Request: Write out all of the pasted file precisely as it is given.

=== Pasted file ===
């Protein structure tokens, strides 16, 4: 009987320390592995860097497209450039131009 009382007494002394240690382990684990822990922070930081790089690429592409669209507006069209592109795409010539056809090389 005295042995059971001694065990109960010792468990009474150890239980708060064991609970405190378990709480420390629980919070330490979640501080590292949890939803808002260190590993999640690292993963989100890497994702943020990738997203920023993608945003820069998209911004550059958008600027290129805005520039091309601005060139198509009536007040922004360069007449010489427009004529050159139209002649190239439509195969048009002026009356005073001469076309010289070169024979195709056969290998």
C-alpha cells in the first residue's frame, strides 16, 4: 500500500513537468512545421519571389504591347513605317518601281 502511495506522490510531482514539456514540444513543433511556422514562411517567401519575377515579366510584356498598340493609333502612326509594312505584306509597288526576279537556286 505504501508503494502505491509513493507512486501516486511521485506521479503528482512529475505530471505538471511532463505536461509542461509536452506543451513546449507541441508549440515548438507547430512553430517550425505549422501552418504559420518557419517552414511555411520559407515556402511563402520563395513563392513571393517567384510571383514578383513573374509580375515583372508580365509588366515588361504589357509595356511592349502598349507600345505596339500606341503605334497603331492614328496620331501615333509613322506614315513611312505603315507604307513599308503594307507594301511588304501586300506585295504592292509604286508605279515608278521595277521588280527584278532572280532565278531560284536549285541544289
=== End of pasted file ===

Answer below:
């Protein structure tokens, strides 16, 4: 009987320390592995860097497209450039131009 009382007494002394240690382990684990822990922070930081790089690429592409669209507006069209592109795409010539056809090389 005295042995059971001694065990109960010792468990009474150890239980708060064991609970405190378990709480420390629980919070330490979640501080590292949890939803808002260190590993999640690292993963989100890497994702943020990738997203920023993608945003820069998209911004550059958008600027290129805005520039091309601005060139198509009536007040922004360069007449010489427009004529050159139209002649190239439509195969048009002026009356005073001469076309010289070169024979195709056969290998």
C-alpha cells in the first residue's frame, strides 16, 4: 500500500513537468512545421519571389504591347513605317518601281 502511495506522490510531482514539456514540444513543433511556422514562411517567401519575377515579366510584356498598340493609333502612326509594312505584306509597288526576279537556286 505504501508503494502505491509513493507512486501516486511521485506521479503528482512529475505530471505538471511532463505536461509542461509536452506543451513546449507541441508549440515548438507547430512553430517550425505549422501552418504559420518557419517552414511555411520559407515556402511563402520563395513563392513571393517567384510571383514578383513573374509580375515583372508580365509588366515588361504589357509595356511592349502598349507600345505596339500606341503605334497603331492614328496620331501615333509613322506614315513611312505603315507604307513599308503594307507594301511588304501586300506585295504592292509604286508605279515608278521595277521588280527584278532572280532565278531560284536549285541544289